400 Pennsbury Memorial Road | Morrisville, PA 19067

The Country Life: It’s Harvest Time… Right?

August 20th, 2012 Random Topics!

When many people think of the harvest, they think of autumn. But another important time for gathering crops, not to be forgotten, takes place in the heat of the summer!

In an age where food wasn’t from the local supermarket, but from the land people lived on, it was important to use the soil to the best of its ability.  With ground-breaking techniques (no pun intended!) of the time, farmers were able to work the land to provide maximum yield from the beginnings of spring, to the eve’s of winter.

The Corn Harvest (August), Pieter Bruegel the Elder, 1565

One important crop of colonial Pennsylvania was wheat.  Of three varieties grown, winter and summer wheat were able to be harvested around the month of June, if weather had been good.  Governor Penn even reports “they may sow eight acres; half with summer wheat and half with oats,” referring to successful agriculture production in his colony.  Other summer crops include rye, hemp, barley, oats and flax.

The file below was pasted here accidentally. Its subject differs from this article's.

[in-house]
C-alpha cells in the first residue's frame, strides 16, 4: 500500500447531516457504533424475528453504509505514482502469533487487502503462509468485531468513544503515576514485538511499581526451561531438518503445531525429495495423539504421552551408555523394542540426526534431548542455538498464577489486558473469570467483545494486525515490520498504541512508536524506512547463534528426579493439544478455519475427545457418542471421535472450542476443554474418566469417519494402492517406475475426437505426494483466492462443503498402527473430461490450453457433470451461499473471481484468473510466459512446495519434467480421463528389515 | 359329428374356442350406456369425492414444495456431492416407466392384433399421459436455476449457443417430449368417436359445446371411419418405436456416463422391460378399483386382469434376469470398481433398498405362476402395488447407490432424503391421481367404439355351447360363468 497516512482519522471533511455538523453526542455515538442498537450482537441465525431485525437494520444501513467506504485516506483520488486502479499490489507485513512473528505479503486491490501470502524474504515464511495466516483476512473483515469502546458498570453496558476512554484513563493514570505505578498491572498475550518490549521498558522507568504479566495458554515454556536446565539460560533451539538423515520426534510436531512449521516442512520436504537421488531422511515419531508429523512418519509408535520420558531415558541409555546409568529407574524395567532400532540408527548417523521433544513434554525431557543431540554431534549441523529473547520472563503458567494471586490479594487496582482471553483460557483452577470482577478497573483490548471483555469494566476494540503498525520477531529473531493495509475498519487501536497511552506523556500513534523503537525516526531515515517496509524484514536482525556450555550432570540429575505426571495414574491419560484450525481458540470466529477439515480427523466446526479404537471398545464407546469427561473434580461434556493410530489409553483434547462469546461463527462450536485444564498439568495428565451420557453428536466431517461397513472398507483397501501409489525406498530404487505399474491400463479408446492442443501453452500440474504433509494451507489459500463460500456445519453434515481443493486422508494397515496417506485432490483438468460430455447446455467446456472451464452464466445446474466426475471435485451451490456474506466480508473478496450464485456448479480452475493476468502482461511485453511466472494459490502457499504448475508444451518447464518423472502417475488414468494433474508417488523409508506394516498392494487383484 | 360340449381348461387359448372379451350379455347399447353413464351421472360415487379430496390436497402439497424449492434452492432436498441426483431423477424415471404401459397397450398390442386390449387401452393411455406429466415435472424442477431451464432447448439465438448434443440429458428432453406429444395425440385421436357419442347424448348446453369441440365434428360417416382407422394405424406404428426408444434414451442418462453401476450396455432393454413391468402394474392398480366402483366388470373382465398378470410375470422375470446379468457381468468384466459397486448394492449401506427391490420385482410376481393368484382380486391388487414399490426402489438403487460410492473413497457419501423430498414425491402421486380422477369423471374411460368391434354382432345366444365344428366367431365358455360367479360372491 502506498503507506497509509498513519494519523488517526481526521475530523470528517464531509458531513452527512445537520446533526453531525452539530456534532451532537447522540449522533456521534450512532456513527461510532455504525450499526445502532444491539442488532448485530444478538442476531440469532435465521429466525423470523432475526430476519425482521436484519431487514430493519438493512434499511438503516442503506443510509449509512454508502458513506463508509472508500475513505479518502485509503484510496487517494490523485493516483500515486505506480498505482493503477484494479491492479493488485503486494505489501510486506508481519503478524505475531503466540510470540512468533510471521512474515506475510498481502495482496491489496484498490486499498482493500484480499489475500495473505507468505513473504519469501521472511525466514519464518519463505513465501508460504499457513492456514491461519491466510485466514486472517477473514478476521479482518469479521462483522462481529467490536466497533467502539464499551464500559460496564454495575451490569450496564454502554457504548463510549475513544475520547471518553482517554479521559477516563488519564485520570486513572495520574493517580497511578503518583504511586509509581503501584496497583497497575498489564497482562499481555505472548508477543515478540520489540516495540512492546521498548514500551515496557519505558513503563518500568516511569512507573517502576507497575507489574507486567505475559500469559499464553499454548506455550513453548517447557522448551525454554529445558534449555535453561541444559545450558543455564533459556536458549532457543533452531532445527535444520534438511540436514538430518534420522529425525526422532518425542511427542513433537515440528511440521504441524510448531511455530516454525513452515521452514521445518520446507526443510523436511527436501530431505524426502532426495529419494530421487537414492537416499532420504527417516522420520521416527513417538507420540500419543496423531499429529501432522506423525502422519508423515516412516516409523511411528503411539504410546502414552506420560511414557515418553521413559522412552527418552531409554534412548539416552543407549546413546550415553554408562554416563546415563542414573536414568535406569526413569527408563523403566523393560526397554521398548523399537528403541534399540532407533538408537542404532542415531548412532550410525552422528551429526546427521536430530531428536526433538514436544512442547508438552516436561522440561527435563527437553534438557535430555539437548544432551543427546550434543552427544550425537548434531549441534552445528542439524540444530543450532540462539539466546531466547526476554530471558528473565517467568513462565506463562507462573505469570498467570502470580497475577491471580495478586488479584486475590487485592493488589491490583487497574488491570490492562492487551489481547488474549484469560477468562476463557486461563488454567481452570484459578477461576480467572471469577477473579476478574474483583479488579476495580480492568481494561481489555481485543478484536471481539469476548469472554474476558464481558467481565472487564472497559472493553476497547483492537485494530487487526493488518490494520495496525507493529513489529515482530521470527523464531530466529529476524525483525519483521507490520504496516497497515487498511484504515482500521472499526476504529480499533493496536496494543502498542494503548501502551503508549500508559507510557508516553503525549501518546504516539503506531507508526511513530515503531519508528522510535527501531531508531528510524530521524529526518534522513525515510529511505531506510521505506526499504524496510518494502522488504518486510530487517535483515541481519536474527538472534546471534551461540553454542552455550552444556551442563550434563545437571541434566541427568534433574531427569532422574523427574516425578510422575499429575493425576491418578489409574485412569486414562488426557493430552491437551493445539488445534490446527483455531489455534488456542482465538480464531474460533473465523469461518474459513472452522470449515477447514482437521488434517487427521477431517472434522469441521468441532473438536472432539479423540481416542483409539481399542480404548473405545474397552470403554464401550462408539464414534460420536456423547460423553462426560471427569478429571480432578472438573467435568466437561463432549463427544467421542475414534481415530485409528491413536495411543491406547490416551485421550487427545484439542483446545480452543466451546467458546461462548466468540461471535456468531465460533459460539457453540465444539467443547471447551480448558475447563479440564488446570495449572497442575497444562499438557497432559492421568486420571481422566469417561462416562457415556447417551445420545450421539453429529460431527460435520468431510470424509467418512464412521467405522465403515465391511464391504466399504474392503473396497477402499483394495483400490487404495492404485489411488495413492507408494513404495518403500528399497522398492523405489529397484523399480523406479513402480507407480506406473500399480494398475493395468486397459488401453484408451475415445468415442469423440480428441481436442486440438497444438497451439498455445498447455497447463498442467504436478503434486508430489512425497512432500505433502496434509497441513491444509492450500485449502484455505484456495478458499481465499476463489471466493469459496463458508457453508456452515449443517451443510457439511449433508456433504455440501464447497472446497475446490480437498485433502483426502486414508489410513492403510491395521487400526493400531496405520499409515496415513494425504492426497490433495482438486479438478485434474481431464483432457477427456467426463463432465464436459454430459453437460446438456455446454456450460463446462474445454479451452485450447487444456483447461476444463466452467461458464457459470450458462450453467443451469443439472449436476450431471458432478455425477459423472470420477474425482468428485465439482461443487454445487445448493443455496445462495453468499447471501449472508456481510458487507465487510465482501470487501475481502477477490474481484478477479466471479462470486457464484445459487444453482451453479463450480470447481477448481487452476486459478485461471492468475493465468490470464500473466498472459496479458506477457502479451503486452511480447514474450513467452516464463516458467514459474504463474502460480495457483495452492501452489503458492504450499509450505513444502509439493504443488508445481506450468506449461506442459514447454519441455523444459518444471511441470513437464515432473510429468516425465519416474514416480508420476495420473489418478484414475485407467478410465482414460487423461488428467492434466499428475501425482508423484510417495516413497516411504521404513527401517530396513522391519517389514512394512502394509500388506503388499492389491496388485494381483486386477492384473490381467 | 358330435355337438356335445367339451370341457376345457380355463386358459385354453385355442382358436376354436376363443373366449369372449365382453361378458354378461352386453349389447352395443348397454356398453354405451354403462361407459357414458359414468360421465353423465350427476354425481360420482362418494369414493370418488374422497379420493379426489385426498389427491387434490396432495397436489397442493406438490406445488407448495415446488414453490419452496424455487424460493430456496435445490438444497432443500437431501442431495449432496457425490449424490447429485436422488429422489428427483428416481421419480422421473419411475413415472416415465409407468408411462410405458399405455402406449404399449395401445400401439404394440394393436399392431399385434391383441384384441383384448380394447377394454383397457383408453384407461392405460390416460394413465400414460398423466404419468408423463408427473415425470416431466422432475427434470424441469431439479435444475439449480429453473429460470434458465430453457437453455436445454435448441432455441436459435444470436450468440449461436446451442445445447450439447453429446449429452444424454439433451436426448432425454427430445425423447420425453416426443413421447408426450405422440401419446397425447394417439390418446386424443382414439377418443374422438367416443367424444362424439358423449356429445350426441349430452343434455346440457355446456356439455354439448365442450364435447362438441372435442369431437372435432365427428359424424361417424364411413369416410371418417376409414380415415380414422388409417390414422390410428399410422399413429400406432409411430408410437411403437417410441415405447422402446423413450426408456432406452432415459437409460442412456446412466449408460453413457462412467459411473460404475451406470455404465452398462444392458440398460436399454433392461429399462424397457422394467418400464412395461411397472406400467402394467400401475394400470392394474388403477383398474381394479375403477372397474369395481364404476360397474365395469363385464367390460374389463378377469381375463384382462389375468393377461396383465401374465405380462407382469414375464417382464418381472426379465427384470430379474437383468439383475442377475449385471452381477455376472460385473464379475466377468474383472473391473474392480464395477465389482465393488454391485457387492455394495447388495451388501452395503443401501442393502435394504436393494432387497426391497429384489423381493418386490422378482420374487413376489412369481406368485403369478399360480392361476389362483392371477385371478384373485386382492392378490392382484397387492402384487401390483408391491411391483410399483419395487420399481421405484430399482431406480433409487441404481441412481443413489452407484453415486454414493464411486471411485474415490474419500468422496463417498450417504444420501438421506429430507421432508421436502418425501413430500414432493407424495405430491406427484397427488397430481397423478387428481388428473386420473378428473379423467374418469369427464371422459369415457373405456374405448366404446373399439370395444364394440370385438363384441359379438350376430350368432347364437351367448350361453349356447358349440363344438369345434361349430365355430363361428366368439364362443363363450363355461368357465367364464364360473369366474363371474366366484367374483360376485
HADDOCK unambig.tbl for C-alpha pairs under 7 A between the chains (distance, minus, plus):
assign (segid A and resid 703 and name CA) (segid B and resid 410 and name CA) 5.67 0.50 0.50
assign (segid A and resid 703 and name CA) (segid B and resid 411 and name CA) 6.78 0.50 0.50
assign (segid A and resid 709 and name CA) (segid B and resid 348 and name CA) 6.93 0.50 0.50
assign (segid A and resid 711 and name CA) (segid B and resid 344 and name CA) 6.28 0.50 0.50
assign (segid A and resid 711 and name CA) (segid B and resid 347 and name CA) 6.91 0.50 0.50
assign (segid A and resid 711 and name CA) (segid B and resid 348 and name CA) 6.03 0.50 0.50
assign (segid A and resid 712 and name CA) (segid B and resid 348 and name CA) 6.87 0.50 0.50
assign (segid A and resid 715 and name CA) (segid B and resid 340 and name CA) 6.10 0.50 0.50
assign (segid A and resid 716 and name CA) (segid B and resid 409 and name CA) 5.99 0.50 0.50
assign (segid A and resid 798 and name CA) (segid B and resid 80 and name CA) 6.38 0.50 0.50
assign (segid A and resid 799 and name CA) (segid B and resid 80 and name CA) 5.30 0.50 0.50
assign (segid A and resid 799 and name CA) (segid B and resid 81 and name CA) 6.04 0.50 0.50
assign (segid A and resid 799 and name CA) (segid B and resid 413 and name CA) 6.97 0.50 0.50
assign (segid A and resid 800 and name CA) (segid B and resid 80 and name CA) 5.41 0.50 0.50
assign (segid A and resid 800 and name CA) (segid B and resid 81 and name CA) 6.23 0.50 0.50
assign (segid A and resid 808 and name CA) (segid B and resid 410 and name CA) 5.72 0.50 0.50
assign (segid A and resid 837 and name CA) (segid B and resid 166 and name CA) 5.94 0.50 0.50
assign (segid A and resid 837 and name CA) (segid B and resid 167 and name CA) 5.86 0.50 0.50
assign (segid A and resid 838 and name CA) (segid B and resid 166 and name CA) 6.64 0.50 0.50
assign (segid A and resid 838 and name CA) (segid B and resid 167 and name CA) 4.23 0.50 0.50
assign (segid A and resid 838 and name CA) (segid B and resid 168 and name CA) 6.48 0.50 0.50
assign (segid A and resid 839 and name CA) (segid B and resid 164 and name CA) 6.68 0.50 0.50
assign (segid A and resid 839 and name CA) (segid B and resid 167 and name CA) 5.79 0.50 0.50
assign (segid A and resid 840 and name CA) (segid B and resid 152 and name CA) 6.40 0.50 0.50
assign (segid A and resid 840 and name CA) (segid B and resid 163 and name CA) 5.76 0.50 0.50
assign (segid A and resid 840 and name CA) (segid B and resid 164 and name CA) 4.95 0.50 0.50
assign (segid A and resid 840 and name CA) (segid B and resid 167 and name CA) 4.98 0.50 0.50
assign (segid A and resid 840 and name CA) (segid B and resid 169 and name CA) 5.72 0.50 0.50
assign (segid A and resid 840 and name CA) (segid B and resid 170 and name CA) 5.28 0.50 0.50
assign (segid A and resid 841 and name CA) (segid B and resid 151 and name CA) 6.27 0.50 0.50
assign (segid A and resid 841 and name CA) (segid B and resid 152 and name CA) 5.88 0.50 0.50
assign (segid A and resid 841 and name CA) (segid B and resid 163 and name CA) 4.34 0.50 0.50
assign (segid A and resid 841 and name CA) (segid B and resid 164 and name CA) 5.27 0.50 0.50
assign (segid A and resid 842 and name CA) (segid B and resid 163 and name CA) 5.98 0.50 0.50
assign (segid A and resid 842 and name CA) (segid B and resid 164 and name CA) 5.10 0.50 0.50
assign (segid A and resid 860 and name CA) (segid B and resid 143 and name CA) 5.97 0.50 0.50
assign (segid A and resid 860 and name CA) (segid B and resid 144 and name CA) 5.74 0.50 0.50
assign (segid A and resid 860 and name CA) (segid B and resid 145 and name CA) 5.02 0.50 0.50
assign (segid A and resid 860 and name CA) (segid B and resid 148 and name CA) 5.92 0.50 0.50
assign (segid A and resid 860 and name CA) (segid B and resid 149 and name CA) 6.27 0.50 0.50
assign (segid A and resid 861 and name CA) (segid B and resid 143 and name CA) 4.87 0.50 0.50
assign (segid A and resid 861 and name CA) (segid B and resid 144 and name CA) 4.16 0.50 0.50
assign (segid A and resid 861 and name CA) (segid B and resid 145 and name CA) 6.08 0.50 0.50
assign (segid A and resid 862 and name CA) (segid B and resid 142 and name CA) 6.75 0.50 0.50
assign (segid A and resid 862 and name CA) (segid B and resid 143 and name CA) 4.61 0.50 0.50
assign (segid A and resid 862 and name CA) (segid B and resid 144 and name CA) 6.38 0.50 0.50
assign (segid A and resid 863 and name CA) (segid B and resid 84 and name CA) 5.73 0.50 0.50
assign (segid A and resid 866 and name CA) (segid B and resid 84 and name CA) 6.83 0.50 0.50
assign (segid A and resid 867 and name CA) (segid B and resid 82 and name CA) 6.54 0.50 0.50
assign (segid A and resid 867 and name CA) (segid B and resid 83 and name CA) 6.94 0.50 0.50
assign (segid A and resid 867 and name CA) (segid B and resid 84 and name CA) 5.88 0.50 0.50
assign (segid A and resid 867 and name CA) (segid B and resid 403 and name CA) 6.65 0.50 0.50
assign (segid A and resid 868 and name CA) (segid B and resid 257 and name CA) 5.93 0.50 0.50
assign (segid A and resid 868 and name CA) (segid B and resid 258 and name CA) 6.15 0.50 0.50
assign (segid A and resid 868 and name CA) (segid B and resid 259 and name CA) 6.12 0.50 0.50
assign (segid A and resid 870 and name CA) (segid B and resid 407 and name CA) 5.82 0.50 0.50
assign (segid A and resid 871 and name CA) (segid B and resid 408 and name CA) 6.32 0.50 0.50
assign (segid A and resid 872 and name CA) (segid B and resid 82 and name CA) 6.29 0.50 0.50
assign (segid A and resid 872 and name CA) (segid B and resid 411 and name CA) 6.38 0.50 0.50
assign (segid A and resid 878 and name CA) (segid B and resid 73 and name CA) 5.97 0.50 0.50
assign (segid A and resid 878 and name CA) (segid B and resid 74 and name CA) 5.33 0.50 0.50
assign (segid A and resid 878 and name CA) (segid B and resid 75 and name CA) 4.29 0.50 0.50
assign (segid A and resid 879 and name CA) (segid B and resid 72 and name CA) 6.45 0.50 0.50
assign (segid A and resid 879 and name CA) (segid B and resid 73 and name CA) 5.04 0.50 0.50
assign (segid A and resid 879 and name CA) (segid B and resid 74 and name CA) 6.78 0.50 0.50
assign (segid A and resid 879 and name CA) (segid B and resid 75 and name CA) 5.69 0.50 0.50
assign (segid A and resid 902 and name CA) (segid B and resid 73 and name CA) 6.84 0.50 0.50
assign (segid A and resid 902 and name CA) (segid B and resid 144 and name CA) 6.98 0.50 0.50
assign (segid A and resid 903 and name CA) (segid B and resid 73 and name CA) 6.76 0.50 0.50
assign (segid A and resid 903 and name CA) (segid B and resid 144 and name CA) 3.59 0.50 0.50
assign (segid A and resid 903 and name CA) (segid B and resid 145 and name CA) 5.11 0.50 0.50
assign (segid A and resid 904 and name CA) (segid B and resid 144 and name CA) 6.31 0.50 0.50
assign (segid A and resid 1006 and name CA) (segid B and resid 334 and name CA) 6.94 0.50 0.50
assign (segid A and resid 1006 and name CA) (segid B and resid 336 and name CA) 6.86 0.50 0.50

In smaller kitchen gardens, more customized techniques could be applied to each plant being grown. Here at Pennsbury Manor we have a reconstruction of William Penn’s own kitchen garden. It was intended for raising vegetables, herbs, and anything else that could be found useful in the estates kitchen. Structures like “hot beds” were created to begin the germination of seeds in late winter. This wooden framework was filled with manure, and topped with a layer of soil; this bed could become as hot as 100°F in the coldest of winter. Once mature enough, they can be moved to garden beds.

A view of the cold frames and hotbed at Pennsbury Manor.

Similar to the hot bed, the cold frame was a structure used to protect fragile herbs.  This structure was enclosed with spare glass, matting or canvas. One would also find raised beds. This state of the art invention allowed planters to control the fertility of their soil and manage it accordingly.

With innovations such as these, the kitchen garden would be able to adapt to the seasons and continuously provide for the estate. In a time like Penn’s, it was always important to put time to its best use, even in the heat of the summer!

By Ray Tarasiewicz, Intern